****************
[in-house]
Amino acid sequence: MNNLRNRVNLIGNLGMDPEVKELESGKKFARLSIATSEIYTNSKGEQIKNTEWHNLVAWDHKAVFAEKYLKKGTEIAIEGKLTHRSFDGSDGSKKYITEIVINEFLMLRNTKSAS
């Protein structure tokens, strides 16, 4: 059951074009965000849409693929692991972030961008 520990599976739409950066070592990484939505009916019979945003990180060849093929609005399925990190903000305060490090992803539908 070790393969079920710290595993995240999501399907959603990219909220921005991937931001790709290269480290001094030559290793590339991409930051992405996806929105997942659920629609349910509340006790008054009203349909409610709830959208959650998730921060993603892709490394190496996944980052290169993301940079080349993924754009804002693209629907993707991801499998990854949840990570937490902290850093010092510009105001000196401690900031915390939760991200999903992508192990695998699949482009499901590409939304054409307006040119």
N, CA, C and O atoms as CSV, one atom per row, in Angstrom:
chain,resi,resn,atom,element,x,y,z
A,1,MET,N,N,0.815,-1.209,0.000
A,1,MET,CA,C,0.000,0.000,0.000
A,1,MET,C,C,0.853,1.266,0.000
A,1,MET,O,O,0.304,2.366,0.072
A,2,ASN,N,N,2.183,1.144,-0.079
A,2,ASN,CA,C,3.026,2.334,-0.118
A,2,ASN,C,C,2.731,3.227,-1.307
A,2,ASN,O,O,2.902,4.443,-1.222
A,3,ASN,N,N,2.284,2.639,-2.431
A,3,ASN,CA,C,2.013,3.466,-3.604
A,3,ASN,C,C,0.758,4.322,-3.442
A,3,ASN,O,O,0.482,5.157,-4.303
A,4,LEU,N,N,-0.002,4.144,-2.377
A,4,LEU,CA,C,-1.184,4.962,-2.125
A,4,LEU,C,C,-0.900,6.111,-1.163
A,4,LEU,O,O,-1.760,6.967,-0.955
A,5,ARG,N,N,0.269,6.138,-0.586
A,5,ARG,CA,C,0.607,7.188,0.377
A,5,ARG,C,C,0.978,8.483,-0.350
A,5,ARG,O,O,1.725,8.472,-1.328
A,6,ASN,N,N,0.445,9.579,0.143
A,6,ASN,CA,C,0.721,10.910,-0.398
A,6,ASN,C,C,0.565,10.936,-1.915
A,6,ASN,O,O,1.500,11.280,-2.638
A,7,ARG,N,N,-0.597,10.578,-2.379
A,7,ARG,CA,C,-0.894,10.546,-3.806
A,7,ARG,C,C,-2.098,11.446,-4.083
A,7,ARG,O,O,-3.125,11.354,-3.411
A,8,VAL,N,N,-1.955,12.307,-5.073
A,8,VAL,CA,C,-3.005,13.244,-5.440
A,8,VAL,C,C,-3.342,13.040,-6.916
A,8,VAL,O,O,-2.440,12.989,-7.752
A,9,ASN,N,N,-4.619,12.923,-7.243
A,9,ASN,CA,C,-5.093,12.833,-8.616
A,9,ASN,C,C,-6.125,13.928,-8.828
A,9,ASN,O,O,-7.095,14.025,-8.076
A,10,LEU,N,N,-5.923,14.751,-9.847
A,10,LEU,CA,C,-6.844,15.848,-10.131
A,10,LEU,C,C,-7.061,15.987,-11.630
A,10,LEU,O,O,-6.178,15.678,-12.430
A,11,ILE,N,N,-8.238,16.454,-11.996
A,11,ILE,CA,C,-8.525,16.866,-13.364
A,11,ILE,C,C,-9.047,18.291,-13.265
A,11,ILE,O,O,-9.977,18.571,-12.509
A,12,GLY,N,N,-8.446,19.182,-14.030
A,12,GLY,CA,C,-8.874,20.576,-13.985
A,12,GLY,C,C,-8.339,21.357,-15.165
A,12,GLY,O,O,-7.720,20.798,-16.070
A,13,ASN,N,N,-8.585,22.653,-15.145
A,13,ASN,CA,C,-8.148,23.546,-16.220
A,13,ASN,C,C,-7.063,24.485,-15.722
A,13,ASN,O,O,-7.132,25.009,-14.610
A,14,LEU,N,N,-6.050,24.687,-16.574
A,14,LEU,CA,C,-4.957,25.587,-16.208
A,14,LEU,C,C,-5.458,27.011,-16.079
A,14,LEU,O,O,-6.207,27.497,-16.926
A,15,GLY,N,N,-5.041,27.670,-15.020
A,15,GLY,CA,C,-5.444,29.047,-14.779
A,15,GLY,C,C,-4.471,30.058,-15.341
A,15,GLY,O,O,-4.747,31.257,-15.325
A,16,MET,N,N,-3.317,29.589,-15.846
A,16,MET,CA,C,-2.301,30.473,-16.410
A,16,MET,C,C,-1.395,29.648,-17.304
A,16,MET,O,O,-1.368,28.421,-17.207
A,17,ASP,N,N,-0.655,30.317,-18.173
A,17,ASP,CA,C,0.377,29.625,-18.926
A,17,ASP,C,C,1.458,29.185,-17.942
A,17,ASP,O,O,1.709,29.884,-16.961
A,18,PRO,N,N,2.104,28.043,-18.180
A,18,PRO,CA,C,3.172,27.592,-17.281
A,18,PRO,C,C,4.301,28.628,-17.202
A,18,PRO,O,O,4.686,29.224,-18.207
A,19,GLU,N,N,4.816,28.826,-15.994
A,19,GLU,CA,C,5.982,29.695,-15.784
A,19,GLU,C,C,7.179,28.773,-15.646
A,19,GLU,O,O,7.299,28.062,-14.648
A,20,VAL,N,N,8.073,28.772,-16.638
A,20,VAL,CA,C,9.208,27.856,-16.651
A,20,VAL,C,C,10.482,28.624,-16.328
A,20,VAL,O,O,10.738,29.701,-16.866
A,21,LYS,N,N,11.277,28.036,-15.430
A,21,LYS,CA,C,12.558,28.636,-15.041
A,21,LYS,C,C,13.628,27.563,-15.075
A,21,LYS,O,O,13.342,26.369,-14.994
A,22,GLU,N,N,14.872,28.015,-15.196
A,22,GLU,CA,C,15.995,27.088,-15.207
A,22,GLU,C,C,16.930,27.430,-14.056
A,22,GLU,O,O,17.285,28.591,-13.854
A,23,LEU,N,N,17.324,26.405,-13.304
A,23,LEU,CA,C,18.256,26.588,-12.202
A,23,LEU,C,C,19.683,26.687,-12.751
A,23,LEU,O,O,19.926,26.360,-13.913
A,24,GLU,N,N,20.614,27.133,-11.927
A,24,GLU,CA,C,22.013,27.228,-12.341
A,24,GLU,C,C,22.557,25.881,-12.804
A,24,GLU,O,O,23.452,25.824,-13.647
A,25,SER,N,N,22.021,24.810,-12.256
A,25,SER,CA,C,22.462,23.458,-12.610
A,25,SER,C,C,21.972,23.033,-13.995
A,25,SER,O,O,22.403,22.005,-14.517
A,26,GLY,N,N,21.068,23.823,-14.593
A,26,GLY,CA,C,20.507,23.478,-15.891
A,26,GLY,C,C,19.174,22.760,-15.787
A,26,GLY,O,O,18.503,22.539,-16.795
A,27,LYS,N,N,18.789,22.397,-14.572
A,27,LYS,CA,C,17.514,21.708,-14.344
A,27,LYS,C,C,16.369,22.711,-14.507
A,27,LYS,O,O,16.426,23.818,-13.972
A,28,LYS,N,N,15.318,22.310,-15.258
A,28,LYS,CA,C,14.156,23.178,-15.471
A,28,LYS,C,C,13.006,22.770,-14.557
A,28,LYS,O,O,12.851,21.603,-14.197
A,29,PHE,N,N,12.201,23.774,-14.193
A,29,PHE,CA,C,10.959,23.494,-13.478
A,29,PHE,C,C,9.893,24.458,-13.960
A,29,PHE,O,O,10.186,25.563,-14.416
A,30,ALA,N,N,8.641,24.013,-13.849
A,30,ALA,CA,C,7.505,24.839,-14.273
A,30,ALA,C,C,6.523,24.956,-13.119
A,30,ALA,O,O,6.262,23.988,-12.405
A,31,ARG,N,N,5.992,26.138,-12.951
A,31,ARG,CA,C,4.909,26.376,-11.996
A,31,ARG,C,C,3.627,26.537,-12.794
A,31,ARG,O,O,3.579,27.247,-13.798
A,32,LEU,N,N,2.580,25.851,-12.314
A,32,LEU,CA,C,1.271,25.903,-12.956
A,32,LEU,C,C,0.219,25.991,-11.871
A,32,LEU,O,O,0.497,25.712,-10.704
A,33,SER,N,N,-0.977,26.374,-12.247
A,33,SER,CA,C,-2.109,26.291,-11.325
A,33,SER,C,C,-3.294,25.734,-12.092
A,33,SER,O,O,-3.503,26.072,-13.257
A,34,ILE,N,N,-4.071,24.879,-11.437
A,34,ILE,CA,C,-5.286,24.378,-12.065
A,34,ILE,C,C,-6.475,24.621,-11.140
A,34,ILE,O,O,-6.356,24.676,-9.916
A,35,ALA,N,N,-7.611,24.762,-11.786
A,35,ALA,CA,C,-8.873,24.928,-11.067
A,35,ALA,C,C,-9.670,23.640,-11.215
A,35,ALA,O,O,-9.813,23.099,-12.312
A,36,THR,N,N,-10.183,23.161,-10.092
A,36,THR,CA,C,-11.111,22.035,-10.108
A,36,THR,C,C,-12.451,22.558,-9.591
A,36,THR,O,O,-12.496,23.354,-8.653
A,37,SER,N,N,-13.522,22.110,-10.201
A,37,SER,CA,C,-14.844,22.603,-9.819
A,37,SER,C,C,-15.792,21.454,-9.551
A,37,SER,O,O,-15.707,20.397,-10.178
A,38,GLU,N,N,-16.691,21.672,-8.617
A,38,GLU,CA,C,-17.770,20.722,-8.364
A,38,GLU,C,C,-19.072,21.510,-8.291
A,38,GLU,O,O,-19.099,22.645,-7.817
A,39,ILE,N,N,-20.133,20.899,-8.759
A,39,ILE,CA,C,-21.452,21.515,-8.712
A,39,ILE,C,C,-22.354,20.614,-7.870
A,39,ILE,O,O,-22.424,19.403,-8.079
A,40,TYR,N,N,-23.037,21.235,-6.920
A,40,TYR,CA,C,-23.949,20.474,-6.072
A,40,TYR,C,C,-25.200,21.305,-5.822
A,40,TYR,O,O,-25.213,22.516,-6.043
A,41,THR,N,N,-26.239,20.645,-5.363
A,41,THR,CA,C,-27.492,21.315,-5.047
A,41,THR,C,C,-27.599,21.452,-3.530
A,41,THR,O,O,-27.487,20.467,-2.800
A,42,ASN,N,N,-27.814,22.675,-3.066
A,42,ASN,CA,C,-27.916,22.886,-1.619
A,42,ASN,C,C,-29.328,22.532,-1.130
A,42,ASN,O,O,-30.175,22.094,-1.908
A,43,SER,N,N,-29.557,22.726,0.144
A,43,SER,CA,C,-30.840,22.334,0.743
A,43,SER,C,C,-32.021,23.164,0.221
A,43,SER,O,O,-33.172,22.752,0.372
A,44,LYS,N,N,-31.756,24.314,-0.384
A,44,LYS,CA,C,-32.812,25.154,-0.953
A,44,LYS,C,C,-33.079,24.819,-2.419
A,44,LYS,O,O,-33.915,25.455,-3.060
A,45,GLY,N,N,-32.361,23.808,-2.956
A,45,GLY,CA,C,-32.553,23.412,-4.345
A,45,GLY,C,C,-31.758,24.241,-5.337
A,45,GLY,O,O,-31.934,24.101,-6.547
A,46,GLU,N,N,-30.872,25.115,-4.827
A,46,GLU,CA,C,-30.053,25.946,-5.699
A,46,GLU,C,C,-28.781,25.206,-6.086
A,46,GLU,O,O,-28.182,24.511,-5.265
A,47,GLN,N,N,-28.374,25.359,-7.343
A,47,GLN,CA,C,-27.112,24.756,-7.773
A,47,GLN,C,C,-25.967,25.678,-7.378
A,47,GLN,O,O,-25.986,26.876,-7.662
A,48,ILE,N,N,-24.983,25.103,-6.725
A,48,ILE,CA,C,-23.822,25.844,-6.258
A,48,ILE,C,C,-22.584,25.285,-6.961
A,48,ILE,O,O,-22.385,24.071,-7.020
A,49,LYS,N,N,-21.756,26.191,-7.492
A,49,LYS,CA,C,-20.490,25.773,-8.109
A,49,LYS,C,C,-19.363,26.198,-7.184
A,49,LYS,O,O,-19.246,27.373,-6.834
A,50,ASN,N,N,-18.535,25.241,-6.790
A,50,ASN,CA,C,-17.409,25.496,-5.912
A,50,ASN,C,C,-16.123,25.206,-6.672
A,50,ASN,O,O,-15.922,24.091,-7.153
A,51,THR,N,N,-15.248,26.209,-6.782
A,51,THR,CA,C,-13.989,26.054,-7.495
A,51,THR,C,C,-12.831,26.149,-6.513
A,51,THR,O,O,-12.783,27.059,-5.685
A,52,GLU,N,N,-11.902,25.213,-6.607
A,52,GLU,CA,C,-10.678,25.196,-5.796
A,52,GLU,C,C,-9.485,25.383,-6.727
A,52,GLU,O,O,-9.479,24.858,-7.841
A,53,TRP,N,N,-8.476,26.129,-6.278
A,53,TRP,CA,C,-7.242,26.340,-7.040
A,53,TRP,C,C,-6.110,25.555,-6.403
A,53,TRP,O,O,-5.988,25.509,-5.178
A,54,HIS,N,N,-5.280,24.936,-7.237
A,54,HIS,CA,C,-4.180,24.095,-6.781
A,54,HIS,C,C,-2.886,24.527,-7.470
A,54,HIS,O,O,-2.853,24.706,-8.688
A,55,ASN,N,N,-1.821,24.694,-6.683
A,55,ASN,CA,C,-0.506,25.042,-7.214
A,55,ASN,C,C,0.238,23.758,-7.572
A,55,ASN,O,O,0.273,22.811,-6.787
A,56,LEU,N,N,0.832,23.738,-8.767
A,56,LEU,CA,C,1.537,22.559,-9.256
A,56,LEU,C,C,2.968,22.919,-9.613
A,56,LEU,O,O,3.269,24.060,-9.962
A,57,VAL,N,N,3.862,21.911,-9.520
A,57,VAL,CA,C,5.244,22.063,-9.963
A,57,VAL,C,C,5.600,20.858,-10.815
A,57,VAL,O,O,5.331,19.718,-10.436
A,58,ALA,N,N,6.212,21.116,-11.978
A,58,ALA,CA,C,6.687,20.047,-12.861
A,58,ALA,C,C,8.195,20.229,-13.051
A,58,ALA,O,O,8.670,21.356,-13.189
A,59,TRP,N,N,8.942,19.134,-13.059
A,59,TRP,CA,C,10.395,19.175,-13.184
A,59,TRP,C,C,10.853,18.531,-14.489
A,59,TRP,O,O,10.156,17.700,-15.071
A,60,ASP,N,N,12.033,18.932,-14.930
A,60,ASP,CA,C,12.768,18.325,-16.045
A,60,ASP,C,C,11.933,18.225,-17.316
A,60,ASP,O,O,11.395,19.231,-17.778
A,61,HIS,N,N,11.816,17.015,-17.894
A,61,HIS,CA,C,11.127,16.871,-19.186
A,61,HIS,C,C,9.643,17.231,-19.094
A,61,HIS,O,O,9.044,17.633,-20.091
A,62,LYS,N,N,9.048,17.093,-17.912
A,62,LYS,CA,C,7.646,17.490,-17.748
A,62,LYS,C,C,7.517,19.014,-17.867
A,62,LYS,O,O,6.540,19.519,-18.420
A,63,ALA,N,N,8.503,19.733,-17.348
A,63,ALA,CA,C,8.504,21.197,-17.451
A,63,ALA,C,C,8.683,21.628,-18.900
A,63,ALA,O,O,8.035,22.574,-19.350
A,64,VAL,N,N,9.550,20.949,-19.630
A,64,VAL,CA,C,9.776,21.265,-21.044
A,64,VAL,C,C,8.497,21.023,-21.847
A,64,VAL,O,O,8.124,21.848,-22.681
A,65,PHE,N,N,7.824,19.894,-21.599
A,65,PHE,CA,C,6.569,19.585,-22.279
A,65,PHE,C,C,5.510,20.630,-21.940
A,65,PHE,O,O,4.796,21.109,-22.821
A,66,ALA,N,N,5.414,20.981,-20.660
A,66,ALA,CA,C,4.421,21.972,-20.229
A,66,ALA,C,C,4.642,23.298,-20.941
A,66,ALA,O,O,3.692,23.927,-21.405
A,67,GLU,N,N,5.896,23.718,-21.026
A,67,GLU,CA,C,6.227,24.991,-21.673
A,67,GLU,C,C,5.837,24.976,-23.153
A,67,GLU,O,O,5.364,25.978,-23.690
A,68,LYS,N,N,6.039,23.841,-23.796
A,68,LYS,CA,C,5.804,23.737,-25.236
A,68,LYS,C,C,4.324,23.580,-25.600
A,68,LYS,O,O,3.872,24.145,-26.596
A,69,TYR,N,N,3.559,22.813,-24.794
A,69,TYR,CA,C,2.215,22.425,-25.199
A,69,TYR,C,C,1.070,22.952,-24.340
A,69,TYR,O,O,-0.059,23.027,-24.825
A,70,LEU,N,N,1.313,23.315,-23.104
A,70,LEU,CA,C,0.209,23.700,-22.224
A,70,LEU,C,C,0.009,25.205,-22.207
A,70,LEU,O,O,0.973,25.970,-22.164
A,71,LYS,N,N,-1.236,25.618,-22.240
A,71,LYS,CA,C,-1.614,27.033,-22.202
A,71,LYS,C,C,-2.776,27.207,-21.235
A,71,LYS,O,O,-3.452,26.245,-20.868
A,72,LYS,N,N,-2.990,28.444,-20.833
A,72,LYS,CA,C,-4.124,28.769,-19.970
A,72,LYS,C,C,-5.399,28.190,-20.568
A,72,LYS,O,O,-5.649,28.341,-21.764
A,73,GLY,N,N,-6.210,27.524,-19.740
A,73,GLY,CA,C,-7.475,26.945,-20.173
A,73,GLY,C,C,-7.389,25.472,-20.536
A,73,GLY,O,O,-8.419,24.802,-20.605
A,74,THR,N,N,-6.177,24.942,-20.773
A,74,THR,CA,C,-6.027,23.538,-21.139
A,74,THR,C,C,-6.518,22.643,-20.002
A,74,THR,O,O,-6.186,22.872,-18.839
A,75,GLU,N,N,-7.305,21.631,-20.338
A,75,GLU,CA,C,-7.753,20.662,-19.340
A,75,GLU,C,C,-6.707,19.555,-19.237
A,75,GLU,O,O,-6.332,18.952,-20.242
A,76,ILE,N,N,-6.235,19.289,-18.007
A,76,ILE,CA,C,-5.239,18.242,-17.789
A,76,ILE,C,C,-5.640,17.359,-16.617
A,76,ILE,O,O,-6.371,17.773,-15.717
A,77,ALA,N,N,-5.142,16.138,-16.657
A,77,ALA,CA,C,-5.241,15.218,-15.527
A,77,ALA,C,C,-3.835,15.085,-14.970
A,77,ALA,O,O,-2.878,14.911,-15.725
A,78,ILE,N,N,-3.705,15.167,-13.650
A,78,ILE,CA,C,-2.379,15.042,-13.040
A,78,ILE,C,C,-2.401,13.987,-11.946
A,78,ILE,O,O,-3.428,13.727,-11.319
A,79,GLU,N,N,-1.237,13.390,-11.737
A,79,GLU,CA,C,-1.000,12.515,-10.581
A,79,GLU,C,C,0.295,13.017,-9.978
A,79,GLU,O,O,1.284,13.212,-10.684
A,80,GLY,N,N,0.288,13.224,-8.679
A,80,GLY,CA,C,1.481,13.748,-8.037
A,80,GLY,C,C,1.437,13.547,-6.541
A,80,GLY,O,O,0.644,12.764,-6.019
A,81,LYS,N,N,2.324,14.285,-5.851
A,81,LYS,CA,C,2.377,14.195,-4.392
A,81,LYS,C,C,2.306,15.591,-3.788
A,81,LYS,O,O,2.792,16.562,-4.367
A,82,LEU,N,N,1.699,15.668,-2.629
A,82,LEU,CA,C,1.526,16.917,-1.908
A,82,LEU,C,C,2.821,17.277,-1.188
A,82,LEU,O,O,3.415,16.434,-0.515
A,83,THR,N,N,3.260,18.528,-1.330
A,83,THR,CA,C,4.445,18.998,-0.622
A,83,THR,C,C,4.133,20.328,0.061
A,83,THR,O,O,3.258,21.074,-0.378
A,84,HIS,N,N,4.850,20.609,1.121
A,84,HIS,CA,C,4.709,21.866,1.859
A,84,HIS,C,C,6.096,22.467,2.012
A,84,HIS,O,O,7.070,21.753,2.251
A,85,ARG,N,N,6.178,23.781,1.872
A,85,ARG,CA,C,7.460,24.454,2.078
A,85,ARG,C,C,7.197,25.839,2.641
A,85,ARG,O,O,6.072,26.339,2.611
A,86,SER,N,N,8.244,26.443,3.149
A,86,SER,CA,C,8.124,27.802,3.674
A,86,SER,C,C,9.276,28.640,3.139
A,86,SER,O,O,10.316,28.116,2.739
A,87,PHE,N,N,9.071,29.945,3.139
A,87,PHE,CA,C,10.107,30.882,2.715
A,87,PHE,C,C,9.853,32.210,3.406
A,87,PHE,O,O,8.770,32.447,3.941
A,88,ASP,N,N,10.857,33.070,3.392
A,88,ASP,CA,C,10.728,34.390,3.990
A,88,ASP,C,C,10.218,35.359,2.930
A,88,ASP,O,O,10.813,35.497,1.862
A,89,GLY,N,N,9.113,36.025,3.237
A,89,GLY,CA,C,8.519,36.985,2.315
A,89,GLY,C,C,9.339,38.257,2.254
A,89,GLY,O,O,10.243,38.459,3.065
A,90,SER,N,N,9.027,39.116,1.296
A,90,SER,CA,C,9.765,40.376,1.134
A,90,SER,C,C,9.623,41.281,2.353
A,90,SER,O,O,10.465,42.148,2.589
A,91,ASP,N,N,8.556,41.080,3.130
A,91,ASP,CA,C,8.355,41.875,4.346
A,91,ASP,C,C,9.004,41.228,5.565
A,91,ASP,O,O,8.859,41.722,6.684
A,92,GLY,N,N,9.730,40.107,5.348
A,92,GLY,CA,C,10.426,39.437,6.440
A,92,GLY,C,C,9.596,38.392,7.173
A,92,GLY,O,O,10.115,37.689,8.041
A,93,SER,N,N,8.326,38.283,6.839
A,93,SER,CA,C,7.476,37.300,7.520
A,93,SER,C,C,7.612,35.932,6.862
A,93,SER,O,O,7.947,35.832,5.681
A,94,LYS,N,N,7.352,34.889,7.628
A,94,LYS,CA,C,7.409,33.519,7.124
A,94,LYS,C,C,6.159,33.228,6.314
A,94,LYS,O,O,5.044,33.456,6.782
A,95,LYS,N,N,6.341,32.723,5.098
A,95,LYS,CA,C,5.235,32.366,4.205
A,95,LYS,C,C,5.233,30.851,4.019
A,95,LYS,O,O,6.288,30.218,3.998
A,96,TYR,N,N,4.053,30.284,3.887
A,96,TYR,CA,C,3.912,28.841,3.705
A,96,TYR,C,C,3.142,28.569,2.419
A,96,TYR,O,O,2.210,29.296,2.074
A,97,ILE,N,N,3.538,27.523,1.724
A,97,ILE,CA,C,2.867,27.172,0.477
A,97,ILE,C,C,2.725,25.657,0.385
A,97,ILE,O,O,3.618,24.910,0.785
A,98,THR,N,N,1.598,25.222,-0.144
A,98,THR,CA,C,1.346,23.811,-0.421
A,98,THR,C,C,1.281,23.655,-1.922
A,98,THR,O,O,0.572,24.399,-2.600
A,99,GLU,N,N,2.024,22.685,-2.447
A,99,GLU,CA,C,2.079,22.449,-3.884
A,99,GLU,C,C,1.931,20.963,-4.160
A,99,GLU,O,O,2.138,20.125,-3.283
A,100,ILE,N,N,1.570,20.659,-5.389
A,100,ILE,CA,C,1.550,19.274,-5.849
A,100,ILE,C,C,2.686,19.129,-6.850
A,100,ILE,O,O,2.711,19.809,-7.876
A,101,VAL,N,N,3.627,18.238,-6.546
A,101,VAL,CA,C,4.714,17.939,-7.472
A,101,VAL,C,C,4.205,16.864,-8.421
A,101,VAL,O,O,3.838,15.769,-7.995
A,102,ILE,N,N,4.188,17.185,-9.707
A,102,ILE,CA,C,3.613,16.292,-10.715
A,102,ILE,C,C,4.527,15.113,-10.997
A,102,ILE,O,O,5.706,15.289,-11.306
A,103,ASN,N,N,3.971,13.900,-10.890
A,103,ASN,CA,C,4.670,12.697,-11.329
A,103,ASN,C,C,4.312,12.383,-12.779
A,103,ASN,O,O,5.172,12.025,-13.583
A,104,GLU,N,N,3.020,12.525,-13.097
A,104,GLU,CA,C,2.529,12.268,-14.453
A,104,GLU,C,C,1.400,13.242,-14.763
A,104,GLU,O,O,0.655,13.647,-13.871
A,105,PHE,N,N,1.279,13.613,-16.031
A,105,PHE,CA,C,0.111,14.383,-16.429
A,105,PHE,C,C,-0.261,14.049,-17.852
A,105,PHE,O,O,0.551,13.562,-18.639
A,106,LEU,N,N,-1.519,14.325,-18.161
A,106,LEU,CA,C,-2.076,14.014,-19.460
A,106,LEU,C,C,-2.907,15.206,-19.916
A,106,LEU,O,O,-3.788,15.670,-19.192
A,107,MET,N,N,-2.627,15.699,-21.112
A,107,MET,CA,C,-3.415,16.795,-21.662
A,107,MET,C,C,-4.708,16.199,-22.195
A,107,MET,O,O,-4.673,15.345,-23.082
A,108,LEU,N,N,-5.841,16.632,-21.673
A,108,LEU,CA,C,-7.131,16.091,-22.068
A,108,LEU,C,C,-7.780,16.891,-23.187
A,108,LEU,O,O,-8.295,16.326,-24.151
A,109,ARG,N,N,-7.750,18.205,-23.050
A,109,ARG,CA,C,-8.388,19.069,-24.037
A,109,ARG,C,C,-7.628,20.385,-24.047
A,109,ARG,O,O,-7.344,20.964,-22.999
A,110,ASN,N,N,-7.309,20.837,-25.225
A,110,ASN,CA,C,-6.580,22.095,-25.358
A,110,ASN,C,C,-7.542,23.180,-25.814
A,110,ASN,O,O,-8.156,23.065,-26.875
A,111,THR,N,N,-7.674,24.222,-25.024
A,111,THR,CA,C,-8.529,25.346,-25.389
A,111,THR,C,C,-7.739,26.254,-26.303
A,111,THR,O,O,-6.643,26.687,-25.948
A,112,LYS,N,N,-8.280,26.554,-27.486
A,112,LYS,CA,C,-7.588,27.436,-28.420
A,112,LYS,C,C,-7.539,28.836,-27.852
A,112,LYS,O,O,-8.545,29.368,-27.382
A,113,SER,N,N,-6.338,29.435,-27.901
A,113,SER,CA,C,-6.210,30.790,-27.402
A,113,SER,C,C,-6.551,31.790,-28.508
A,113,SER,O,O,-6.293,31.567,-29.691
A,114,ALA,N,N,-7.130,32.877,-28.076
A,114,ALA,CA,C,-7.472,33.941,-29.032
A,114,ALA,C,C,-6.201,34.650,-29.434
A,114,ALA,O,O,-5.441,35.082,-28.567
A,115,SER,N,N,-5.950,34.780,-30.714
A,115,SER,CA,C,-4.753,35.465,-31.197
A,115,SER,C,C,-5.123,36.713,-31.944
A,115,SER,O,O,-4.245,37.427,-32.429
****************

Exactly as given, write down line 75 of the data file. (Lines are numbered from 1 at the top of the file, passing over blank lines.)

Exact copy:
A,18,PRO,CA,C,3.172,27.592,-17.281